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occupied by the Ranee, opened from the northwestern quarter of the city, and the escort formed line fronting the citadel, whilst the governor-general's representative and his party proceeded on their mission. On arriving at the entrance, the political agent and a few officers proceeded to the interior, and shortly afterwards a salute from the light guns announced that the boy whom we had set up to be a king over the Sikhs had been placed in the hands of his anxious mother, the Ranee, of drunken notoriety.

The interview was not of long duration, much to our relief, as the sombre walls which we were left to contemplate did not present a very cheerful aspect, and the inhabitants of Lahore evinced no interest or curiosity in the transactions.

The ceremonial being ended, we wound about the exterior of the city towards our camp, thus completing the whole circuit of the walls, and returned to our quarters about nightfall, after a tolerably fatiguing day; but we had now become so well used to living in our saddles,

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that it was rather a variety to pass the day anywhere else.

As the conclusion of the war now rested in the hands of the political department, we were at length able to lie down at night, with some hopes of not being trumpeted into our saddles before we had well fallen asleep; and there were few soldiers of the British army who did not take full advantage of this immunity, save the unfortunate members of the standard guards and outlying pickets.

The remainder of the Sikh forces still continued encamped between the river and Lahore, but an intimation was sent to them, that such as chose to come into Lahore would receive payment of all arrears due to them, and must then consider themselves as no longer required for military service. The Irregular Cavalry hastened in crowds to take advantage of this offer, but the regular battalions heard at first with feelings of indignation that they were to be disbanded, and professed their resolution to hazard another battle with the remaining thirty-six cannon which had been saved from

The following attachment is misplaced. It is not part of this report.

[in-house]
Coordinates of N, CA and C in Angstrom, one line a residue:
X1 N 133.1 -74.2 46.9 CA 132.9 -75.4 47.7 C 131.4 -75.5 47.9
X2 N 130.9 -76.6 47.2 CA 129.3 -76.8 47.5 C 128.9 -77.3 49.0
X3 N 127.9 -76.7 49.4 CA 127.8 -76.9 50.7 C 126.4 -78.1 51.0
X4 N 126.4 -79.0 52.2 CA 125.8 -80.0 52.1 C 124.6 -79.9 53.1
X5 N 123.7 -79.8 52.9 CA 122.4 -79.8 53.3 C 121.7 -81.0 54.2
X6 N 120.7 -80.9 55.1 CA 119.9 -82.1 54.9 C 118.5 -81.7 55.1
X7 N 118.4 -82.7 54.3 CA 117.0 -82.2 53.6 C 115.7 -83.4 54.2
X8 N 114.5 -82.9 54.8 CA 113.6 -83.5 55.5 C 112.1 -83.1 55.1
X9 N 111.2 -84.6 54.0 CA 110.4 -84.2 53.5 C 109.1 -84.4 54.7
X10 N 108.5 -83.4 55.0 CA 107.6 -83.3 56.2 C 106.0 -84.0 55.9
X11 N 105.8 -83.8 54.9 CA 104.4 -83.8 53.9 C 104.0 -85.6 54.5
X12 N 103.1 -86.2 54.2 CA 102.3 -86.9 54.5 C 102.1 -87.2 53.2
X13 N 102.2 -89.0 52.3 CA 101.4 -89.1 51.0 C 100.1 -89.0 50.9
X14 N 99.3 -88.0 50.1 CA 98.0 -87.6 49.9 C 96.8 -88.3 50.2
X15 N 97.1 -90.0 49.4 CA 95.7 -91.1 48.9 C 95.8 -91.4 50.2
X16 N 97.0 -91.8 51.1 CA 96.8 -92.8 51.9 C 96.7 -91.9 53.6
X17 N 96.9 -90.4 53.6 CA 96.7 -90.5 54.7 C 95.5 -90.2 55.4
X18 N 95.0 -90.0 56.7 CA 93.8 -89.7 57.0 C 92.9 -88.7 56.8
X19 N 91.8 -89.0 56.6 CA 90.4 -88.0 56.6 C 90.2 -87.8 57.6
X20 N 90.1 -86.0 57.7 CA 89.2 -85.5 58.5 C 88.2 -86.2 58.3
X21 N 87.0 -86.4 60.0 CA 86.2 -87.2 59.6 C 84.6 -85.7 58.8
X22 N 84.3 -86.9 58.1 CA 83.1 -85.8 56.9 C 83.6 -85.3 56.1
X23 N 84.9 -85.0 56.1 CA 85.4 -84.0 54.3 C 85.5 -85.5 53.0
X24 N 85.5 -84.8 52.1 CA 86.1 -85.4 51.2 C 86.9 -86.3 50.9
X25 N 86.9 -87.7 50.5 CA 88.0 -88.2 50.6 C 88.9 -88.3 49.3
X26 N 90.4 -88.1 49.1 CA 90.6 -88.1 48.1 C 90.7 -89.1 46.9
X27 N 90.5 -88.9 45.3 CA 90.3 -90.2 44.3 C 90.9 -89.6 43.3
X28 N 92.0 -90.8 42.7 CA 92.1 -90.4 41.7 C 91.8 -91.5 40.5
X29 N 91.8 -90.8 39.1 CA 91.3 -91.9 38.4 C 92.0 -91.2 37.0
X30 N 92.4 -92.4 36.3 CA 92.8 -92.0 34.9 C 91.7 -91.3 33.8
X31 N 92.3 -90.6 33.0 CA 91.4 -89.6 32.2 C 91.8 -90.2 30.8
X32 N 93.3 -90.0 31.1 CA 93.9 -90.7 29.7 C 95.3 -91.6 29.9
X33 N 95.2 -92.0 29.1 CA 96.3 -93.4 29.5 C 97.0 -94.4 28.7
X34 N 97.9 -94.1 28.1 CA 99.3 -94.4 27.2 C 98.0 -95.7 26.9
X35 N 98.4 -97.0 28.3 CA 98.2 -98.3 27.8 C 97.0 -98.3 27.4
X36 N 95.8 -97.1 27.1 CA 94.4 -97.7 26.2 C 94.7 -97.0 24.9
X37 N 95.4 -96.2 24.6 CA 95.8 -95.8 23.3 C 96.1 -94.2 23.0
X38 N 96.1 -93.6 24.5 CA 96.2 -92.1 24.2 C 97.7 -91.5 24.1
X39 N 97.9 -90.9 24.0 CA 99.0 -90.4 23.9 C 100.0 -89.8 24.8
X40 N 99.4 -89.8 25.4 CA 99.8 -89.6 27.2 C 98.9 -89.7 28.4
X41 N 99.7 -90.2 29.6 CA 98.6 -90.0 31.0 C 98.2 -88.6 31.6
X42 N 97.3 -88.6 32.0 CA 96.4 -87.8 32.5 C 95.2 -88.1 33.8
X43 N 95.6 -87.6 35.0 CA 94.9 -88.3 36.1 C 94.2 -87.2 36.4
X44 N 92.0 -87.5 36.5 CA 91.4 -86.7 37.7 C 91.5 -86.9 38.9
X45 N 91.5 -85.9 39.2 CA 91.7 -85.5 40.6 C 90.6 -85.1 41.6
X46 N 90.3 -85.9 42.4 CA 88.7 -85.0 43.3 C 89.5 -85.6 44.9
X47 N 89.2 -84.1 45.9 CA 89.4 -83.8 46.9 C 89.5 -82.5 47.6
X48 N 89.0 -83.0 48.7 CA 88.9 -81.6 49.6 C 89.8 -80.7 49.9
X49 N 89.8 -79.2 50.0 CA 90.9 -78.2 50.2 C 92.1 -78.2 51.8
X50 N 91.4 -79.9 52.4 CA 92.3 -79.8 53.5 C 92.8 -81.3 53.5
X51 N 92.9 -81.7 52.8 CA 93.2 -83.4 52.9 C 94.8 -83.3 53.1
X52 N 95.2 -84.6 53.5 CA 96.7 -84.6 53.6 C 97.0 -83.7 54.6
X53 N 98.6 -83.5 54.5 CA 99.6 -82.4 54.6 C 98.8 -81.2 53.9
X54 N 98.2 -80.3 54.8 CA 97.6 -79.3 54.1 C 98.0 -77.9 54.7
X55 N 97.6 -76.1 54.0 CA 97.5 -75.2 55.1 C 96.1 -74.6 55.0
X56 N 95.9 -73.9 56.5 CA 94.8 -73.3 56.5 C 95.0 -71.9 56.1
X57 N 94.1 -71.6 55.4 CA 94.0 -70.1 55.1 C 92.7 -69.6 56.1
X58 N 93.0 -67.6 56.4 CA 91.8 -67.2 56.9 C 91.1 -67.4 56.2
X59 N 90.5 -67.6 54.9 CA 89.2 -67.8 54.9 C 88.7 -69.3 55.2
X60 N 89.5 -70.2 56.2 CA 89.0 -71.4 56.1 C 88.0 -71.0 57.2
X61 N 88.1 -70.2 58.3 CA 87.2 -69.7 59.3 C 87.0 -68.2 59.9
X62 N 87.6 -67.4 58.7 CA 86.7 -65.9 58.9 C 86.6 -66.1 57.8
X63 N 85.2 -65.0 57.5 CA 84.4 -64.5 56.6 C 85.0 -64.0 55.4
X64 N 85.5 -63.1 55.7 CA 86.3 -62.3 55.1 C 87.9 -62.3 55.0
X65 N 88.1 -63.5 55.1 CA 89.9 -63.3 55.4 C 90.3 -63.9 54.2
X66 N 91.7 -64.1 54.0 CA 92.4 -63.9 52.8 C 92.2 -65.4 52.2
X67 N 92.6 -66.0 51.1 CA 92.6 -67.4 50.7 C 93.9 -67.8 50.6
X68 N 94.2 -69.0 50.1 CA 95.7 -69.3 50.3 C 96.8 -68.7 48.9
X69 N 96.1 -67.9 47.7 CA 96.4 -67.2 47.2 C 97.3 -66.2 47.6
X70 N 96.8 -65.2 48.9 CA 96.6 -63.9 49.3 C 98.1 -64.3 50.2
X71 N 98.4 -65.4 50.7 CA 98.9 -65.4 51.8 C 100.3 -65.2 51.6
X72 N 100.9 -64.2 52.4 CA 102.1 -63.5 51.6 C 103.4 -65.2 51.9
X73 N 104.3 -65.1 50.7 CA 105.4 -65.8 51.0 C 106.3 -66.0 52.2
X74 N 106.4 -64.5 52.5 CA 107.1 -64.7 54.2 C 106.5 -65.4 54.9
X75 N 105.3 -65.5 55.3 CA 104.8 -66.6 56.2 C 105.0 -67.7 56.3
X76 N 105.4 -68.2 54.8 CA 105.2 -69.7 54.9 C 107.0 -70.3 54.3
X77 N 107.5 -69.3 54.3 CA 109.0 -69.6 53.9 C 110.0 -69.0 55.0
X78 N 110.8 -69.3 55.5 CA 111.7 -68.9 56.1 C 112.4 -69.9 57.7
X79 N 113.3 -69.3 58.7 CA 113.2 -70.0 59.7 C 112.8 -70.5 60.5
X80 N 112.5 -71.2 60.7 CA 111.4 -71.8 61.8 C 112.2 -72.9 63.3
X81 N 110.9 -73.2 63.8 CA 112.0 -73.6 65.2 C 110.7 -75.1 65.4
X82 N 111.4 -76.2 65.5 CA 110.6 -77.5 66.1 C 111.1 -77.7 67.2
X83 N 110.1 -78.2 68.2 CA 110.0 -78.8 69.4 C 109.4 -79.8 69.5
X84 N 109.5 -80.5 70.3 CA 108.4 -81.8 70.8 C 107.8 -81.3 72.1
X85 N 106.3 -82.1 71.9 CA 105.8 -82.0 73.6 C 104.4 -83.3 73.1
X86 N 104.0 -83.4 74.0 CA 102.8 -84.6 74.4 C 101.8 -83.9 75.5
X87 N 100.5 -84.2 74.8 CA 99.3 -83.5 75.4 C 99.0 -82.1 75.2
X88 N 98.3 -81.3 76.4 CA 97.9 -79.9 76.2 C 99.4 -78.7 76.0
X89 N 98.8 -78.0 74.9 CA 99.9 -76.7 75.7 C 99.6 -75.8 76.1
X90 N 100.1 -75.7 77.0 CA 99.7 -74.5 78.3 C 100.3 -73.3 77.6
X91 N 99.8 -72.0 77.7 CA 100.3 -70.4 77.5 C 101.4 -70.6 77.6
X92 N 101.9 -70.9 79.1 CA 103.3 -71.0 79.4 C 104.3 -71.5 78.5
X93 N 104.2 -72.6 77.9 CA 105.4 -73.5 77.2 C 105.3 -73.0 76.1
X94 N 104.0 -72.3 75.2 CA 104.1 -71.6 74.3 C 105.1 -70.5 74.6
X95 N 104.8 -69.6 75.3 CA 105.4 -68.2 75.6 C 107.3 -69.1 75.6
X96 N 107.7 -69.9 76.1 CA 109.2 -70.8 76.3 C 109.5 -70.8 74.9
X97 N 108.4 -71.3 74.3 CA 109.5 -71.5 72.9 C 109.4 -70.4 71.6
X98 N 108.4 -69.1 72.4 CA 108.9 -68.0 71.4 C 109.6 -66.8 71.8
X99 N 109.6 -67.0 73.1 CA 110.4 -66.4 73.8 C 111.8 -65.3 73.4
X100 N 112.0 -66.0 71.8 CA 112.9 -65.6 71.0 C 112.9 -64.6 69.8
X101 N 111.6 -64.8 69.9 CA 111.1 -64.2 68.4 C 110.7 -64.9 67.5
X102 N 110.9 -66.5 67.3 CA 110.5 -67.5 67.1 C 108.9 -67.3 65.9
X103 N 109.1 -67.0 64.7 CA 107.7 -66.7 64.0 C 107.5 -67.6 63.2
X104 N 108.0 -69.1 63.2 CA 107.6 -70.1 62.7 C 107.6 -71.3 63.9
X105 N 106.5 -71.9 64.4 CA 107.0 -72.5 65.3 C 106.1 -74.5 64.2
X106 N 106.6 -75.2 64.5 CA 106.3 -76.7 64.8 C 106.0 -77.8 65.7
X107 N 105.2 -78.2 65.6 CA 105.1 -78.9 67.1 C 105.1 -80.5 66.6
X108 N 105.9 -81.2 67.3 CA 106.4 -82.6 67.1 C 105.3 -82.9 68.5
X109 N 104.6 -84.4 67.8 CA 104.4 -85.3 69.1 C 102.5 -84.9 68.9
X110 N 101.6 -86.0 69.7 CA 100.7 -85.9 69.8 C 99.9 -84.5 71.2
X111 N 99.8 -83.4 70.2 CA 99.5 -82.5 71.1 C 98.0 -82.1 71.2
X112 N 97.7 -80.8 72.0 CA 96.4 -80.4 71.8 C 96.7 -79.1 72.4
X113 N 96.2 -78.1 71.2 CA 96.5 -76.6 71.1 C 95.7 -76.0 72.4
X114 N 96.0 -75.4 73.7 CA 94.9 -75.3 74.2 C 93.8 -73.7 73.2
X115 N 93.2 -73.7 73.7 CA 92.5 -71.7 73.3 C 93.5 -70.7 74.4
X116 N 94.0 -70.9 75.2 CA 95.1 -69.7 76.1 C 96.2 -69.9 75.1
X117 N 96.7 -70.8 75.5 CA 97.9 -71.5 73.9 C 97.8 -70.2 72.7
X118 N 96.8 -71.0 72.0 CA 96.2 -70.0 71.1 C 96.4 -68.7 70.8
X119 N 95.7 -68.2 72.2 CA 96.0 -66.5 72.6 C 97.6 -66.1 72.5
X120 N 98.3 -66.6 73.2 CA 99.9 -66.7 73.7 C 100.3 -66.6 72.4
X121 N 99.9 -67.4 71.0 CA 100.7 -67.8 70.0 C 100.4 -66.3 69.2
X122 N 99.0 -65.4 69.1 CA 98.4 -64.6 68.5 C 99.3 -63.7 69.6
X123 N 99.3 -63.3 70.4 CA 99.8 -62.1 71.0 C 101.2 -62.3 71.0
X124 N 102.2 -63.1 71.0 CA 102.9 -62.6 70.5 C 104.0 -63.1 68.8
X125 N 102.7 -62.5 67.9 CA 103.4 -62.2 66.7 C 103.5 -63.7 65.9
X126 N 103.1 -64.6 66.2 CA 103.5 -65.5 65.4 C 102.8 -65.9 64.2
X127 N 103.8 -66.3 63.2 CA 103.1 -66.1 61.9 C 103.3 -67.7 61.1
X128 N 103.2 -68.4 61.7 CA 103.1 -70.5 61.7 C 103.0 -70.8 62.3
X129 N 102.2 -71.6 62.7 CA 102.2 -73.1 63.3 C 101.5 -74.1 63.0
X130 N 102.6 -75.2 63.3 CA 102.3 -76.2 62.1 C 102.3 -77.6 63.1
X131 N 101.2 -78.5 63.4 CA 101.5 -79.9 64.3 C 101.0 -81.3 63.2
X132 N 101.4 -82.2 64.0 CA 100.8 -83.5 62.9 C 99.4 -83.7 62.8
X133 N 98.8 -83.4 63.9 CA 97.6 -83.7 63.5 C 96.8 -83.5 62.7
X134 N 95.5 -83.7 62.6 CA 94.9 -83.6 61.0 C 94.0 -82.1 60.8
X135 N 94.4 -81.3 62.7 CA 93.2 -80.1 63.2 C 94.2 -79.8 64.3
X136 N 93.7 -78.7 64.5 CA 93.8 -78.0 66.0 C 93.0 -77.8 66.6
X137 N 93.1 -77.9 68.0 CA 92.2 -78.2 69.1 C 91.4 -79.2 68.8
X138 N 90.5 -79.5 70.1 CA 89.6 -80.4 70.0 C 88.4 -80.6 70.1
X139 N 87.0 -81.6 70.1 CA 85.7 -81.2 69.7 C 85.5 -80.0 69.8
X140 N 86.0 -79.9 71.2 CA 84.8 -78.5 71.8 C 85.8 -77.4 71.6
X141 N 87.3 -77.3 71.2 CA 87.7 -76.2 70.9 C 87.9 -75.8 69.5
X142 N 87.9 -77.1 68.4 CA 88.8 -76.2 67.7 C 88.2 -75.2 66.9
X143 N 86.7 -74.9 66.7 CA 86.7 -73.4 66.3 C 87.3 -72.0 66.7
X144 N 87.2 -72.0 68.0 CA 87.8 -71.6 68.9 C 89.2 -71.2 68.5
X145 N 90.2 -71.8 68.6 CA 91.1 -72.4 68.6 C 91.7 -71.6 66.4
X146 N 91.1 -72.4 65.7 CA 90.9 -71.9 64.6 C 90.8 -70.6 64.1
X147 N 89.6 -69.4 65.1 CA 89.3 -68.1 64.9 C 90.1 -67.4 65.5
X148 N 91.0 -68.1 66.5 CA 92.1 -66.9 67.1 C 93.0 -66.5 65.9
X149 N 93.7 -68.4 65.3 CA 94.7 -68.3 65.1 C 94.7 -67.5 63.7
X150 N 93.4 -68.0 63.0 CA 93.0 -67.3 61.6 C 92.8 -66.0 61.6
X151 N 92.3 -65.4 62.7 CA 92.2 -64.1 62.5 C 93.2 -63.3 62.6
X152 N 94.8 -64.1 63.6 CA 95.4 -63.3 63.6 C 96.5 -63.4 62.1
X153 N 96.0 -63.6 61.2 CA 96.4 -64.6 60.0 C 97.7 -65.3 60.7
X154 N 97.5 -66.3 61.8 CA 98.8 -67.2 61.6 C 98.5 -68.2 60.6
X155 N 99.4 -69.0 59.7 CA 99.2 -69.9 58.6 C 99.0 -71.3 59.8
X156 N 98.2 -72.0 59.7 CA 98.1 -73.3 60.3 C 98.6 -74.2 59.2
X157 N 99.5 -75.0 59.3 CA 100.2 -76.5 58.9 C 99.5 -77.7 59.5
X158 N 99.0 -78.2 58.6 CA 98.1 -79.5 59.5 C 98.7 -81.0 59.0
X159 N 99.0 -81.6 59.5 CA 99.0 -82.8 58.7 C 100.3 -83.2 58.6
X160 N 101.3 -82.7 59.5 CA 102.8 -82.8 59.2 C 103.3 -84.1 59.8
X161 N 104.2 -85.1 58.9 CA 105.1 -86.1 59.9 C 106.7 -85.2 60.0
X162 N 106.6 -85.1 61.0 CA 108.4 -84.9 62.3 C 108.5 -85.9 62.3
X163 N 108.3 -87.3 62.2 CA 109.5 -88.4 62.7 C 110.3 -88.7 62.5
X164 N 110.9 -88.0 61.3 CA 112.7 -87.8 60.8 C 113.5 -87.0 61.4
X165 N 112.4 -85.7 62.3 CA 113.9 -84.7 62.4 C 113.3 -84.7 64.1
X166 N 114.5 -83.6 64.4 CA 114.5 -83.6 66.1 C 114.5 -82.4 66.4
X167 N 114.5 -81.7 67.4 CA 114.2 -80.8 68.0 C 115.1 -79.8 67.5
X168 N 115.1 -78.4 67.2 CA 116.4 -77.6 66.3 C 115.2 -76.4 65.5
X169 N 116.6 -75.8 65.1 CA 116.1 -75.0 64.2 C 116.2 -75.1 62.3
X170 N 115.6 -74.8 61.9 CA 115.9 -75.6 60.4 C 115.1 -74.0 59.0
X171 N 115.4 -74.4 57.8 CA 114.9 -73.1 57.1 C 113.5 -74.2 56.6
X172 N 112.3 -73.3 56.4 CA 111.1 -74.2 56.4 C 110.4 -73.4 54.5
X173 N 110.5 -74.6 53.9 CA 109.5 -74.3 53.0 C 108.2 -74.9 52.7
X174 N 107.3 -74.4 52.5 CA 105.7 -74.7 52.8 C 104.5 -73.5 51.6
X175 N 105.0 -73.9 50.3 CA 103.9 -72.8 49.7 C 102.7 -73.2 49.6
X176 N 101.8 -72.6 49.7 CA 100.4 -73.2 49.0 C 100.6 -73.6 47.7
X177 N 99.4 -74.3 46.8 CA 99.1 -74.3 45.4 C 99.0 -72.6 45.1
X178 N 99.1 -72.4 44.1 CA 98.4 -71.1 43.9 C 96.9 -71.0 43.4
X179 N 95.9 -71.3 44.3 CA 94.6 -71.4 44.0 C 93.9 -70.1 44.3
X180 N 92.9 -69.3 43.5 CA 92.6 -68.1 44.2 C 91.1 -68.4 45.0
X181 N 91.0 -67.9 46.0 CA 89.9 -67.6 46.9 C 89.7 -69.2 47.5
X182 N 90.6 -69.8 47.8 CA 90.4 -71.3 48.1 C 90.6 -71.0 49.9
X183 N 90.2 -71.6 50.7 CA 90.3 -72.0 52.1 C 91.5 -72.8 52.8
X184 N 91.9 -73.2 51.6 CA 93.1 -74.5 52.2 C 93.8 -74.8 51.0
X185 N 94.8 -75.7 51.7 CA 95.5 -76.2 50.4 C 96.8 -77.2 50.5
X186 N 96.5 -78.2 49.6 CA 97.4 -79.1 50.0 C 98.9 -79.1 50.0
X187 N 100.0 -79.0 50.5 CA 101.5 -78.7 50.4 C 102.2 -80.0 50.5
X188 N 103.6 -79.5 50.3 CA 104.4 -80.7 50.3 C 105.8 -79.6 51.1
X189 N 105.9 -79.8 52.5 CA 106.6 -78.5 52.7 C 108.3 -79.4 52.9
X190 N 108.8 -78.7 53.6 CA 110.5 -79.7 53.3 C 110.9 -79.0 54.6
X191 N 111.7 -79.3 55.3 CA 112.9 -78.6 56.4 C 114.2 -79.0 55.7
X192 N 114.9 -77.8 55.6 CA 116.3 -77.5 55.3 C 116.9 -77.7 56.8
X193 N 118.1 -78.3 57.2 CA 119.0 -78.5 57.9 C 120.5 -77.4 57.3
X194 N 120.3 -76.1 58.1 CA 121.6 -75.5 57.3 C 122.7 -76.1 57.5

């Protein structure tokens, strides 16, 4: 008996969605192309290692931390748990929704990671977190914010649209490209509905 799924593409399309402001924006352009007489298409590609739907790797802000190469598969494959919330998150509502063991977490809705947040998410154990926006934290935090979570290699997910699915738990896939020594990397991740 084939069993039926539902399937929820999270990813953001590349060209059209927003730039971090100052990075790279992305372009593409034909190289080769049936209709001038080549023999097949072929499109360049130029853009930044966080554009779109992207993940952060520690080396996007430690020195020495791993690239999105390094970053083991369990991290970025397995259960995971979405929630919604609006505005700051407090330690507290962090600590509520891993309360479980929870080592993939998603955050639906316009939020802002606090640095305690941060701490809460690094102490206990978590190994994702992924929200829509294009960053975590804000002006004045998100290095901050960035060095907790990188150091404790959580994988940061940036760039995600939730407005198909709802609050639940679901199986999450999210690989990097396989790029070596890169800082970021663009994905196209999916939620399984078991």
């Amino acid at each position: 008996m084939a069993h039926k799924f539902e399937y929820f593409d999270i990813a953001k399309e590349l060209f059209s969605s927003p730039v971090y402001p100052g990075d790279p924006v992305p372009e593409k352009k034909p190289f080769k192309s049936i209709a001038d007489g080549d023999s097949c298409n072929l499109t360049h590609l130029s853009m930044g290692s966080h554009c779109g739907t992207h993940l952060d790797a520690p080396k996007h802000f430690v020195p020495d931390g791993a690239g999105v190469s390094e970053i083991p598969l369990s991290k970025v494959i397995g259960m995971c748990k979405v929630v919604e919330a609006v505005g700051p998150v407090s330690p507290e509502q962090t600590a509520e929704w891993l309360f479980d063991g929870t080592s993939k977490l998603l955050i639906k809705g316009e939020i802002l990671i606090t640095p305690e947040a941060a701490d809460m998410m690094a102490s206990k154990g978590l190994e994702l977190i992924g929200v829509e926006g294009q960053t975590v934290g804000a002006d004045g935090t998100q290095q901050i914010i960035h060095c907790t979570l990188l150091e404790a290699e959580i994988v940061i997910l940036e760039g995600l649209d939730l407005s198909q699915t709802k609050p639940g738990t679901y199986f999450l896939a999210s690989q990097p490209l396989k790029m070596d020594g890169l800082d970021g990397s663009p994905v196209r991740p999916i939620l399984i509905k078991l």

the wreck at Sobraon, owing to their remaining on the opposite bank. The chiefs, Tej Singh and Lal Singh, seeing the game was up, refused to lead the soldiers to action, and having also assured the Sikh army that a great portion would be re-enlisted for future service, and that those who were most ready to accept the proffered terms would undoubtedly have the first choice in re-enlistment, these arguments produced a salutary effect.

The surrender of all the cannon which had been used against the British was at length reluctantly complied with, for the attachment of native troops to their guns is proverbial throughout the East, and when this point was carried, the complete dispersion of the regular battalions ensued.

The reluctance on the Sikh part to abandon their profession, must appear an inexplicable matter to those who judge of soldiers' attachment to their trade by its unpopularity amongst our countrymen; but throughout the greater portion of Asia military zeal is a prevalent feature, and in the Indian armies, dismissal



from the service has hitherto been deemed one of the gravest punishments which could be inflicted.

The most surprising feature in this campaign was the readiness with which the Sikhs rose after each defeat, fresh for another contest. But with that nation war is one of the principles of religion, and as the wily Mahomet led his daring soldiers to believe that they were fighting their way to Paradise, so the presumptuous Sikh was taught that his greatest moral obligation consisted in being a brave soldier. To further this object, he was trained in early youth to the use of his weapons, and learned to consider them as the most useful

part of his costume. Under this hardy regime they rose from a sect into a formidable nation. In this instance they formed no exception to the general rule amongst all nations, where military prowess has always been a necessary condition in the scale of ascendancy.





THE restrictions regarding officers visiting the city of Lahore being removed, we hastened to take advantage of this liberty. The streets and bazaars were so thronged with inhabitants, and the recently disbanded soldiery, that it was exceedingly difficult to force a path on horseback, and an elephant was found to be the most advantageous mode of travelling. A brigade of our native infantry were cantoned in the Badshahee mosque, a large, half-dis

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